For professional women, there simply is no good time to have a baby. But putting it off only makes the challenges greater.
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When I speak to young women about life lessons and TV career choices, I try to check off the basics of the business for them.

First, you have to love what you do.

Second, you have to be willing to start at the bottom and linger there until your moment arrives.

Third, you have to know when your moment has not yet arrived, even when others tell you it has.

Fourth, you have to be fearless and force yourself to get outside of your comfort zone.

Fifth, you must know how to make the most out of all your talents. That means if you're brilliant, lead with your brains. If you're savvy, go with your gut. And if you are luckier than me and are born beautiful, at least make sure you wash your hair regularly and wear a clean blouse.

Sixth, you have to learn how to face rejection (again and again) and learn more from those failures than your successes.

Seven, you have to perform under extreme conditions--long, crazy hours.

Of course all of this advice is not as radical as it would have seemed a generation ago. Most young women expect to have a career and plan to go the extra mile.

But what I find always gets bulging eyes and double takes is when I say something like this as my closer.

"Ladies, one more thing: and perhaps the most important thing I will say here today. If you plan to have a family, please .. PUH-leeease, do NOT forget to get married and have kids. And start now. Even in your 20's!

"Huh? Did she just say that? Doesn't today's woman have options? Doesn't today's woman need to get her career in line before she thinks about getting weighed down by a family?"

Despite the shocked responses I am sure to receive for blogging this, I know that the strategy to "put off" having kids and developing a family is about the most shortsighted concept I have ever witnessed among my colleagues and close friends.

Finding a job is hard enough, but have you ever considered the odds and the challenges of finding a good man?

Bad news, girls. The odds are definitely better on getting the right job than getting a good partner for life. Someone who will grow with you. Someone to develop memories with. Someone who was there in the beginning. Someone who will be there at the end.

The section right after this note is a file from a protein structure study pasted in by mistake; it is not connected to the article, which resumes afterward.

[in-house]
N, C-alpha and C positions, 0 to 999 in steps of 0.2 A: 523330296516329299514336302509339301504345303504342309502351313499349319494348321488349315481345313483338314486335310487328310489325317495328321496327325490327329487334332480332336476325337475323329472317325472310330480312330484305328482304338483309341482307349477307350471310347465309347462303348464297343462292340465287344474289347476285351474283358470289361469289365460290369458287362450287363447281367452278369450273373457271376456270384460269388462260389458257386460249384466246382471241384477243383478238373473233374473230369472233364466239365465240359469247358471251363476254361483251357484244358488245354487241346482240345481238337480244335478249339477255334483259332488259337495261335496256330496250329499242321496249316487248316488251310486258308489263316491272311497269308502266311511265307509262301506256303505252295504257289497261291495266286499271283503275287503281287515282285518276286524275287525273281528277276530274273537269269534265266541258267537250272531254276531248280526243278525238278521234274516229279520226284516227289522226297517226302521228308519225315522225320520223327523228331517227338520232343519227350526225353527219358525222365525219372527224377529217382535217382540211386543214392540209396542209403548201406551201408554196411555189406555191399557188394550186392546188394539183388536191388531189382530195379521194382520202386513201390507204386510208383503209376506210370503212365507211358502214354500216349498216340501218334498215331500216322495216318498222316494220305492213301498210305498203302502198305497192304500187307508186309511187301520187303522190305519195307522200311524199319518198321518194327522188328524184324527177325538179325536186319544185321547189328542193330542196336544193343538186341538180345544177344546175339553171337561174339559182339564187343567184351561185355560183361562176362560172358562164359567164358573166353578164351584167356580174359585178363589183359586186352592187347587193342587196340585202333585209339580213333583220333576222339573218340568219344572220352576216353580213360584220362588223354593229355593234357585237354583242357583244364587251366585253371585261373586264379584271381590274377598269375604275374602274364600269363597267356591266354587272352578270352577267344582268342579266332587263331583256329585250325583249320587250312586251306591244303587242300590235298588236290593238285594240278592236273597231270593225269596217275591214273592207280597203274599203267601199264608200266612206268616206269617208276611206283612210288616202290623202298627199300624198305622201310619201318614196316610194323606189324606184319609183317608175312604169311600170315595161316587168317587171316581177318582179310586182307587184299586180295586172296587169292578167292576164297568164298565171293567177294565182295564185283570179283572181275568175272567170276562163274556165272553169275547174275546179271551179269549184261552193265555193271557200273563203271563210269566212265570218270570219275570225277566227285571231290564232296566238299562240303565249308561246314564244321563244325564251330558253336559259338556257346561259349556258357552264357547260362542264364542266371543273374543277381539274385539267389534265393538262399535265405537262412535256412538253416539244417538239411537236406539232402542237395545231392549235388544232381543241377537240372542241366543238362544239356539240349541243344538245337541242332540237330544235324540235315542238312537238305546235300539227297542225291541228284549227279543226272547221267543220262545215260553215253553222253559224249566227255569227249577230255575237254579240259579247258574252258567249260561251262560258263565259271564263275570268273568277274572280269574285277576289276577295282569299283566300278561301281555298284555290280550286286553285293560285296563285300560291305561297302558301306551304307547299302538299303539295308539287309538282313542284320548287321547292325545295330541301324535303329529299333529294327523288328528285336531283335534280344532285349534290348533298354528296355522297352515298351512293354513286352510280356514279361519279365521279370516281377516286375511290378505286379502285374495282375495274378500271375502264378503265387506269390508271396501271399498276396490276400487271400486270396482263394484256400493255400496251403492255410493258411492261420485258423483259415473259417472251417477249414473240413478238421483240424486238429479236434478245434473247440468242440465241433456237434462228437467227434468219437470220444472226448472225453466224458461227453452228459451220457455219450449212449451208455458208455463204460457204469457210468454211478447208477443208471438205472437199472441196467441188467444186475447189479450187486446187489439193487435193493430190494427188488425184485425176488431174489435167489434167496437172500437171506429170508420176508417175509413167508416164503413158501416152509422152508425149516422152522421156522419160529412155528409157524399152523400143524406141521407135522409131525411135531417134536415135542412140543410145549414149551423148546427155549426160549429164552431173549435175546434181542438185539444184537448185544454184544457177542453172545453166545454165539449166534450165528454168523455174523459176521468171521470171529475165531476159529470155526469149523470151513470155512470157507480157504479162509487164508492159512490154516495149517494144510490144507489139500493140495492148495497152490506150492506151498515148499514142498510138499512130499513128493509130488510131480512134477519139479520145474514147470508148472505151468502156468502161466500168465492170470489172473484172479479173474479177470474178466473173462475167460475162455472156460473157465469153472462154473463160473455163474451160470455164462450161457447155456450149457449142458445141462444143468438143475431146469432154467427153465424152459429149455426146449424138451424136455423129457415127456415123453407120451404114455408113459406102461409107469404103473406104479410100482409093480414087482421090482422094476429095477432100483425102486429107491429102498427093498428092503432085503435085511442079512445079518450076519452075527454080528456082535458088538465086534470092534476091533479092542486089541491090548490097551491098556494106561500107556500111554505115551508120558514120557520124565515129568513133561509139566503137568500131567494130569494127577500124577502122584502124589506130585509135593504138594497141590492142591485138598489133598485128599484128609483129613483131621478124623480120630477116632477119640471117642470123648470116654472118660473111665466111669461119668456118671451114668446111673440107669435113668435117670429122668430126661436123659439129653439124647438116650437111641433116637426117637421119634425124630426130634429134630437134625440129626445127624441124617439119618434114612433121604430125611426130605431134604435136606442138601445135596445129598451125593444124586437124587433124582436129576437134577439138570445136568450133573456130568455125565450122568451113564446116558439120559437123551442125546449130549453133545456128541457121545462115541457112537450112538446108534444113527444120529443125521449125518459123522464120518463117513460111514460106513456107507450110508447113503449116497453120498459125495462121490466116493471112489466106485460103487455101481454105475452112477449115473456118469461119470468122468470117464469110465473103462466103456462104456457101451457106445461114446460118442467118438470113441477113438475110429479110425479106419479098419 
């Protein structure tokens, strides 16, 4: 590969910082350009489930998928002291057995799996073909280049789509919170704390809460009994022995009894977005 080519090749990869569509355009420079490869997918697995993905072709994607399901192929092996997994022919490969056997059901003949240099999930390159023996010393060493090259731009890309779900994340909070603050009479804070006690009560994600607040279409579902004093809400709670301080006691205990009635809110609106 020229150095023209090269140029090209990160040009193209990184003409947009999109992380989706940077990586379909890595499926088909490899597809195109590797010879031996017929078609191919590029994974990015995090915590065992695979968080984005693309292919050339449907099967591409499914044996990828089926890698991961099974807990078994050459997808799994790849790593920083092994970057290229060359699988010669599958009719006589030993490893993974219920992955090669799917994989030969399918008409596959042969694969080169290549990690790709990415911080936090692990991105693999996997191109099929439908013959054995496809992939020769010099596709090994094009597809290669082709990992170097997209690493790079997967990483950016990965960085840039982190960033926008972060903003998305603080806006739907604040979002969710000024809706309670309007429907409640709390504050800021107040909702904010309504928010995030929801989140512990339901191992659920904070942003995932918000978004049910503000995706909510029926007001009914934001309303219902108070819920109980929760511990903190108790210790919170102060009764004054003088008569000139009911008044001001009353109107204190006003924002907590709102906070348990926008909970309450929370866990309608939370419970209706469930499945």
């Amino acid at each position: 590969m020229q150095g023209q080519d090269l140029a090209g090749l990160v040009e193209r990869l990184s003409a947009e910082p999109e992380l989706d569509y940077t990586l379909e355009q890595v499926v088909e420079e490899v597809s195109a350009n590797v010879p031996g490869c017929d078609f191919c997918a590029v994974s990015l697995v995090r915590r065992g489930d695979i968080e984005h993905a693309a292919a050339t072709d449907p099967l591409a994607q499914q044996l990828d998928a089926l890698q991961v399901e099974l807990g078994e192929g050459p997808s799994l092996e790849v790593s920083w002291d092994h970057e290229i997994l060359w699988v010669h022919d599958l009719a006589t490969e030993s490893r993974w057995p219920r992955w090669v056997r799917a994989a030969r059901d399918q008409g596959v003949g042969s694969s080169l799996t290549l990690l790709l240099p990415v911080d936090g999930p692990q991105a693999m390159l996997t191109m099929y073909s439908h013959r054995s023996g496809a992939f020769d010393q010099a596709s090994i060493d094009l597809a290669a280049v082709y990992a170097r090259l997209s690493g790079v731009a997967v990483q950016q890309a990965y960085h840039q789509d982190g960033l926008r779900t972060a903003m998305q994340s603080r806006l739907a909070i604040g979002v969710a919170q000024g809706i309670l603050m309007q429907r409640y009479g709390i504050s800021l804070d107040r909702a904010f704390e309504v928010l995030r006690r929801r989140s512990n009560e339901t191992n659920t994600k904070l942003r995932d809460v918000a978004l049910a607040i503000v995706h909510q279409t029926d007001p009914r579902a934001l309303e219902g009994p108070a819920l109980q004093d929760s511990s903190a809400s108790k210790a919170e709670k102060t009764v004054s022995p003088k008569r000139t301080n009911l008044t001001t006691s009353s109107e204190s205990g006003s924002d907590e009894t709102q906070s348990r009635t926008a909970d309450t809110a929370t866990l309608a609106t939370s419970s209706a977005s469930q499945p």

Don't push away that chance if you're one of the lucky ones who find that partner. And remember, you can always change a job. I hear it's much harder to switch out a husband.

But let's talk about the greatest gift a woman can receive: being a mommy. For professional women, there simply is NO good time to have a baby. Putting it off only makes the challenges greater. Having babies after 35 increases medical risk and is, lets face it, exhausting. It is also trying on a marriage and a career.

Don't make your journey through life harder by placing rules on yourself like, "I can't get married till I get promoted to your dream job.

That's just ridiculous. Your "dream" job can wait, because chances are good that you will find this prize you so desired wasn't a dream job after all.

I say, "Go for it all."

A marriage and career could take a decade to launch and nurture. Why wait on either?

In my upcoming book, All Things at Once, I talk about the challenges of my choices, the costs of those choices, and how they led me to where I am today.

Marriage is the ultimate challenge, and like most, mine isn't always perfect. Nor are my husband and I the perfect parents. But who is?

Parenting is the ultimate ULTIMATE challenge, and as a doctor at our local ER will tell you, the strains of working hard and carrying your family often comes at a high price.

Those stories to come, and regardless of all the bumps in the road I had to endure, I still stand by this simple truth: You should go for your dream career but never forget that you're a woman who deserves a balanced life that includes a loving family.

Speaking of which, I've got to shut down this computer and beat the rush hour traffic home to see my girls.

After all, homework waits for no one.

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